The Best and Worst War Movies About Pacific Theater in World War II

When thinking of World War II, most immediately imagine Europe. The Pacific Ocean theater of World War II was when the Army divisions and the Marines fought against the Japanese. This major theatre of the war began on March 30, 1942. The Japanese also fought against The United Kingdom, New Zealand, Australia, Canada, and other Allied nations. In many ways, it can be considered more violent and intense than anything the Nazis provided in Europe.

War film has surrounded its genre around warfare such as naval, air, and land battles. War movies typically include combat scenes and stories of survival and escape. The following war movies focus on the Pacific Theater in World War II, for better or worse.

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Sands of Iwo Jima (1949)


Sands of Iwo Jima is one of John Wayne's best performances as a Marine destined for the Pacific theatre.

The film follows Wayne from training to eventual deployment, with a final battle on the sands of Iwo Jima. This film is often grouped together with other John Wayne propaganda films, simply because of John Wayne's inclusion, however, this film is fairly nuanced.

While the film is dated by today's standards, due to the level of combat on-screen ageing the experience, it remains a decent film.

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The Thin Red Line (1998)

The Thin Red Line.

An all-star cast can't save the pretentious philosophical mess in The Thin Red Line. Terrence Malick is the director of this self-indulgent movie on a grand scale.

The action scenes in the movie are good but follow with a full two hours of soldiers staring at waves and contemplating the nature of life. Because the film looks artistic, it seemed to fool a lot of critics into confusing this as being the same as quality. Thus, it may be considered one of the most overrated war movies of all time.

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Windtalkers (2002)


John Woo's fictional Windtalkers makes the list for one of the most historically inaccurate war movies. Windtalkers is about a Navajo code talker and the Marine assigned to protect him (or kill him if he's about to fall into enemy hands).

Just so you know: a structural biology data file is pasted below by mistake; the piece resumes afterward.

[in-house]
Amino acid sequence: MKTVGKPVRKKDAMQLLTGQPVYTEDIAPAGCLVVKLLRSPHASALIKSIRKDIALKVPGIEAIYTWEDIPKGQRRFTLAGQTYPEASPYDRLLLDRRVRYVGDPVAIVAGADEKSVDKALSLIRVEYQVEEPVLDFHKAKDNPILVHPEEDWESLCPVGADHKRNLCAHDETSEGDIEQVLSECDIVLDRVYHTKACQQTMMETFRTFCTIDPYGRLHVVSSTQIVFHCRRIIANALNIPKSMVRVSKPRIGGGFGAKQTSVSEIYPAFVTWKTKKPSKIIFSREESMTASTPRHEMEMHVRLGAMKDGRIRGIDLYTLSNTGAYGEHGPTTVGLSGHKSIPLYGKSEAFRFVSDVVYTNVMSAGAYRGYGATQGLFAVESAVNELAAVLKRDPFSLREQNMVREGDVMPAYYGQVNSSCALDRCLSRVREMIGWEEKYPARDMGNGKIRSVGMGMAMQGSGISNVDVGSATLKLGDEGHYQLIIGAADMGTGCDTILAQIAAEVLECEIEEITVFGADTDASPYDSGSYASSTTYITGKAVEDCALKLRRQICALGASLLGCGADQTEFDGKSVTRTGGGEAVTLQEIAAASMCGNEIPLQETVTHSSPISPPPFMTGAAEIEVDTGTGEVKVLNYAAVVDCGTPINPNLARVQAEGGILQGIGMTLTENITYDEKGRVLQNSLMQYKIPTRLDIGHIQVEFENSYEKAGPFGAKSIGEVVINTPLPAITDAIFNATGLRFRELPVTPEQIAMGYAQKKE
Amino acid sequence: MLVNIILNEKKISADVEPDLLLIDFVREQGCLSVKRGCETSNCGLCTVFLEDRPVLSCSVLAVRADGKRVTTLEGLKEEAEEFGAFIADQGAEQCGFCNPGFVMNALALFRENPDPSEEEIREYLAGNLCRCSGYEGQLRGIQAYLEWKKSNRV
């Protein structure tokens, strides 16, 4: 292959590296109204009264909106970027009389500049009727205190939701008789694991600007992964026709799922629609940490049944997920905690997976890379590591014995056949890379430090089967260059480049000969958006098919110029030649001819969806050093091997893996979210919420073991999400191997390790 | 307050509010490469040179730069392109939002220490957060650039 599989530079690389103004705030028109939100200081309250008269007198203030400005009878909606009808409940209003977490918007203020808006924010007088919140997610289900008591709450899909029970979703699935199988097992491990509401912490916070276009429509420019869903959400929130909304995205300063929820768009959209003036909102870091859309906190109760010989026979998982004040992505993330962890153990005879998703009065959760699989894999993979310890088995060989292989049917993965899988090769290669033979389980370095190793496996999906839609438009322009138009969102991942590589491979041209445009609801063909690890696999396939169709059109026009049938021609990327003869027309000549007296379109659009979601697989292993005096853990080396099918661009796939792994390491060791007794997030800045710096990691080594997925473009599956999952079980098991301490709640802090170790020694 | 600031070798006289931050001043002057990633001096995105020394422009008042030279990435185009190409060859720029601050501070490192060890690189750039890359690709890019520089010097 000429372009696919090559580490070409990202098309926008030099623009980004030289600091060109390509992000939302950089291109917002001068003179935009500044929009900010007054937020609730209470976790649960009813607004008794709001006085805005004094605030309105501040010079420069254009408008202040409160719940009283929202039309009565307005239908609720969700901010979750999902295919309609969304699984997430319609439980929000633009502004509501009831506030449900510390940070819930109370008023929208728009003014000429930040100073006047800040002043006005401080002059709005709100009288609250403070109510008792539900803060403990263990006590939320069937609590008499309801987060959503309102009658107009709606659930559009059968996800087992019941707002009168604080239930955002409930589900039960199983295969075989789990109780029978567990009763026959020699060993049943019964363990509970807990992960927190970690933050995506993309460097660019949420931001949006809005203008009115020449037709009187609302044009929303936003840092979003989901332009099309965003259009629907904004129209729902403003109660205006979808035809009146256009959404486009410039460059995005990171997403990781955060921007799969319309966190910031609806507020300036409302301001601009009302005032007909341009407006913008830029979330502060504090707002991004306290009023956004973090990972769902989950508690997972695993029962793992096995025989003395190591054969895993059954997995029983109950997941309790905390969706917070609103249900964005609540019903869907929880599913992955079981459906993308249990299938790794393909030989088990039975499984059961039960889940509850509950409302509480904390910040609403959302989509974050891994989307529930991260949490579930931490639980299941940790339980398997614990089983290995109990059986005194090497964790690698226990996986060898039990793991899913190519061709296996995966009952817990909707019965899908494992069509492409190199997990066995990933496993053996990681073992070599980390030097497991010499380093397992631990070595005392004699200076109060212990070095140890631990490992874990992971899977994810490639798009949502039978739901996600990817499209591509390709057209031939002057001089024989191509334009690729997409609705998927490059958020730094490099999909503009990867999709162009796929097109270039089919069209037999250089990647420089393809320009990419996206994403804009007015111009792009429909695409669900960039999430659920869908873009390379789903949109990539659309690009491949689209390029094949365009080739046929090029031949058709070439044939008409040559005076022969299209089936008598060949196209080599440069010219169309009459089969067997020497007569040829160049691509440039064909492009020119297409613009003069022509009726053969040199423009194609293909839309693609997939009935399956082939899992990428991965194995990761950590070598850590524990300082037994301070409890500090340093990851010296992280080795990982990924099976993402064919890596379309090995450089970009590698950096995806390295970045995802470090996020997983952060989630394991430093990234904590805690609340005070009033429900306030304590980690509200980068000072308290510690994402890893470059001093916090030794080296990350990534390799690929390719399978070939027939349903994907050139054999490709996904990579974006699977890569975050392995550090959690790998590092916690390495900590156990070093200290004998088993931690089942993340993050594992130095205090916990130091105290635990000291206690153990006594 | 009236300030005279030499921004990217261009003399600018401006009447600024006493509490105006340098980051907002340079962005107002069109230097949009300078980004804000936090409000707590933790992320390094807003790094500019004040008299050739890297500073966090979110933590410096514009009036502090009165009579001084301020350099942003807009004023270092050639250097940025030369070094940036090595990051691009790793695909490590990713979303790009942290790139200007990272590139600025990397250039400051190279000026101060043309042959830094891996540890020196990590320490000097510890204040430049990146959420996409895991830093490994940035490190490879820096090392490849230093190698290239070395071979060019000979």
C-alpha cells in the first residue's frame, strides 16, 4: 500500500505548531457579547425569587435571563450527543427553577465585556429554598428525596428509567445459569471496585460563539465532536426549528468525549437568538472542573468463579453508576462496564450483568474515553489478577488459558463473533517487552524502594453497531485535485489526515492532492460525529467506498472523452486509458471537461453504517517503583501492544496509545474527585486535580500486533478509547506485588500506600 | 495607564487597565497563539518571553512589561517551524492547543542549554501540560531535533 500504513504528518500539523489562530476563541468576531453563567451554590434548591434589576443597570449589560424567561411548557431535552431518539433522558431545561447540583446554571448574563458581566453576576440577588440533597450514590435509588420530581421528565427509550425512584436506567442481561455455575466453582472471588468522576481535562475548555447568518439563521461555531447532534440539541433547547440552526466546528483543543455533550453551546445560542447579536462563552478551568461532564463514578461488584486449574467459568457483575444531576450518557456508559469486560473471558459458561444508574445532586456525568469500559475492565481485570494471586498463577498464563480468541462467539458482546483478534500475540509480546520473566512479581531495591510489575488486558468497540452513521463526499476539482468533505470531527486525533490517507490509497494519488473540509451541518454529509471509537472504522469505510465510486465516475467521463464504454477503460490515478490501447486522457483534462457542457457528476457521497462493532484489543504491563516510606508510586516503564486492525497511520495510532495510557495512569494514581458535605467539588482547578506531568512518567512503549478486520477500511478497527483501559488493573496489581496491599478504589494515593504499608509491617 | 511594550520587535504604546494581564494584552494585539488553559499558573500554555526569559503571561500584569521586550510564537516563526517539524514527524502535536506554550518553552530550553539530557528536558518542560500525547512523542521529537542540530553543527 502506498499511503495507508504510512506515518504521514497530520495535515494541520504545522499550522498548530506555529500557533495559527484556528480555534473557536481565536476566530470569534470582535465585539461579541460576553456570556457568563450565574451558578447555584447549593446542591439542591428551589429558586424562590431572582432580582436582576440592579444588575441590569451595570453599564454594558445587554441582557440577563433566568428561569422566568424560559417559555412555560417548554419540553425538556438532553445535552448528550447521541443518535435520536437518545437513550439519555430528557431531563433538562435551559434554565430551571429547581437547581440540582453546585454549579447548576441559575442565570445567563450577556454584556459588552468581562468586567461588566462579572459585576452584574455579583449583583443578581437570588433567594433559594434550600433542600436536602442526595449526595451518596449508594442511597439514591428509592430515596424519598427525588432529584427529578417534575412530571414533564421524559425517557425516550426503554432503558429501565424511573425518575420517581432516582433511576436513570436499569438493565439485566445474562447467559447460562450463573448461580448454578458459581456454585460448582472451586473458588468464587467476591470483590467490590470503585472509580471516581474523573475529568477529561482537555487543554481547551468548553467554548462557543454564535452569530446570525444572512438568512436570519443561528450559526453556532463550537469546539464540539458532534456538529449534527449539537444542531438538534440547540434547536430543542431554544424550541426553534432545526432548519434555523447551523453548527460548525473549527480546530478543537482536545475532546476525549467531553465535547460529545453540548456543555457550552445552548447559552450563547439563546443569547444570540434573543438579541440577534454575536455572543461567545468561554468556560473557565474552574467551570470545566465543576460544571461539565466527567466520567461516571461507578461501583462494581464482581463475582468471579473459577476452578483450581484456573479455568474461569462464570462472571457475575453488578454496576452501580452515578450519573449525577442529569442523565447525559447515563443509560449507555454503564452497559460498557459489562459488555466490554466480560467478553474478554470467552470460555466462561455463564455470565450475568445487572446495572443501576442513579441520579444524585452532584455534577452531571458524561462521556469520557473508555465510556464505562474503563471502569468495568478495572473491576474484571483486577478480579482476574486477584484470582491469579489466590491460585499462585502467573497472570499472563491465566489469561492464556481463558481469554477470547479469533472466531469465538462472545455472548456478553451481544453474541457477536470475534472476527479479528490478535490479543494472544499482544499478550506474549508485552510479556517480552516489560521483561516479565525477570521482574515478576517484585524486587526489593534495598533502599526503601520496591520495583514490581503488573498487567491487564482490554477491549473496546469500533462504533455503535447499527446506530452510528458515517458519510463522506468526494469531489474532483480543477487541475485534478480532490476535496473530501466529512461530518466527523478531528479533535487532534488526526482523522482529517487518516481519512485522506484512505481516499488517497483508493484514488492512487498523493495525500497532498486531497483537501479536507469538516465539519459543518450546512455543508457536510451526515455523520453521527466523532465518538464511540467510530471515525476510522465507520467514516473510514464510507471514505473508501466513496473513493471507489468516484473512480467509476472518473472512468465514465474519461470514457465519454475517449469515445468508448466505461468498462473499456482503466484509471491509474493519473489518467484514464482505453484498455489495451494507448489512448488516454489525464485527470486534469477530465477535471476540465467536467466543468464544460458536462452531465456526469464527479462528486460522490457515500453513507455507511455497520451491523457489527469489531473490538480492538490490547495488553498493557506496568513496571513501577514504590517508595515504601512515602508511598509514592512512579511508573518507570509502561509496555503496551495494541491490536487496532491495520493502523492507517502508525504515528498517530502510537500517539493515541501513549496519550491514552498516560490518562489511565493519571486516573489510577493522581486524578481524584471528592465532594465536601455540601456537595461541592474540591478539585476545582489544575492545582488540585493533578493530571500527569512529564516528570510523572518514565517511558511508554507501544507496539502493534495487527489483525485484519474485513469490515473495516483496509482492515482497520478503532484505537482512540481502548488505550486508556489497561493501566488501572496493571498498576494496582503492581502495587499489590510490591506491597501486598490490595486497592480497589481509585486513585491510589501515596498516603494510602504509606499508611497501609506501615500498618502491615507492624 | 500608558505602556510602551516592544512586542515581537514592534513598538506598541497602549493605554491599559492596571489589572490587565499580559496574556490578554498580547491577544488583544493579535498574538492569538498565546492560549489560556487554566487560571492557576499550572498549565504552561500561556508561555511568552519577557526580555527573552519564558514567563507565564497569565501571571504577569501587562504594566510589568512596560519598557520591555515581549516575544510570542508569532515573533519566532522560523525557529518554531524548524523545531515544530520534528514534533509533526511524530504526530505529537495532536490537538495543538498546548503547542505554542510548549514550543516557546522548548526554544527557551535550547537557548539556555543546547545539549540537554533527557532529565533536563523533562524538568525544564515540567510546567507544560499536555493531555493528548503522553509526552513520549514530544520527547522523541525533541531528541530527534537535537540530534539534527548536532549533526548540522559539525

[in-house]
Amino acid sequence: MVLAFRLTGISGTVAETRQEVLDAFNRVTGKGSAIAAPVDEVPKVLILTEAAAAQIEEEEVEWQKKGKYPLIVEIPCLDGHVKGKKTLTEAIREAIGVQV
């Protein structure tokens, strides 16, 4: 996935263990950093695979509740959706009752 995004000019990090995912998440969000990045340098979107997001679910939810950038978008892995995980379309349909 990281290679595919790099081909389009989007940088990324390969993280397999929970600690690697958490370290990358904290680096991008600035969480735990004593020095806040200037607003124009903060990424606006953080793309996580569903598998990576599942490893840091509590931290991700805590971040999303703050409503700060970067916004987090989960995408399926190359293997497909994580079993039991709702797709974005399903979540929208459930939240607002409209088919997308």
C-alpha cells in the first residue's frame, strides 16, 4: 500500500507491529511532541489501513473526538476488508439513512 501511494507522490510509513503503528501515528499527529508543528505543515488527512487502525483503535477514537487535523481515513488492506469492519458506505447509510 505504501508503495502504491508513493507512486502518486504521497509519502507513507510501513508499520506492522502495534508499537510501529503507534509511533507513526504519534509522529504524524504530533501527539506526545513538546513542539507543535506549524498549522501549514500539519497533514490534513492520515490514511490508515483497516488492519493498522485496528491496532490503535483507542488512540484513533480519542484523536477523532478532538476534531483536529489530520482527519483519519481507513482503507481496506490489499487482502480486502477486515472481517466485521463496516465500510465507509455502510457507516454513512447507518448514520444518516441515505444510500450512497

The movie tries to turn the Pacific theater into a silly action movie, which many fans take issue with. Fans of war movies have a certain level of blood lust and appreciate watching battles, even though in real life, these experiences were and would be quite horrific.

This film seems to play the action without any serious appreciation for the sacrifice that occurred. There is the suggestion of serious consideration for the real-life lives lost, but it's an entirely commercial and vacant gesture.

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The Pacific (2010)

The Pacific.

The HBO miniseries The Pacific, while not quite as good as Band of Brothers, is the quintessential cinematic experience for interpreting the Pacific conflict.

Essentially, each hour-long episode is devoted to every important battle of the Pacific: Guadalcanal, Iwo Jima, and Peleliu. The carnage is difficult to watch and the production values are superb. While watching, movie goers will feel that it is sobering to realize that these Pacific islands were so bombarded by war, that plant life had all but ceased to exist.

This mini-series is 10 hours of Marines pounding blackened charcoaled mortar-blasted rocks, fighting, and dying for every inch. As a viewing experience, it is not always easy to watch, but it is worthwhile. Most importantly, it's an experience owed to the men who died there.

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Flags of Our Fathers (2006)

Flags of our Fathers.

While this film certainly means well, it still makes the list for one of the worst movies regarding the Pacific Theater.

Flags of Our Fathers has strong production values and a good heart. However, the film unnecessarily switches back and forth in time, so much so as to give the viewer whiplash. The film also tries to be too many things at once. For example, the film tries to be a story of combat, a story about the power of propaganda, and a story of PTSD.

At the film's end, viewers still don't know a single thing about any of the lead characters, other than that one is an opportunist, one is stoic, and the one who is most empathetic becomes an alcoholic.

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Letters From Iwo Jima (2006)

Letters from Iwo Jima.

Letters From Iwo Jima is one is one of the rare films shown from the perspective of the enemy, in this case the Japanese. It's also a companion piece to Flags of our Fathers.

Unfortunately, the film is hampered by a small budget, reducing what was an army of Japanese to 20 extras huddled in sets of fake rock, doubling for an underground bunker, and looking as if they were borrowed from a bad Star Trek episode.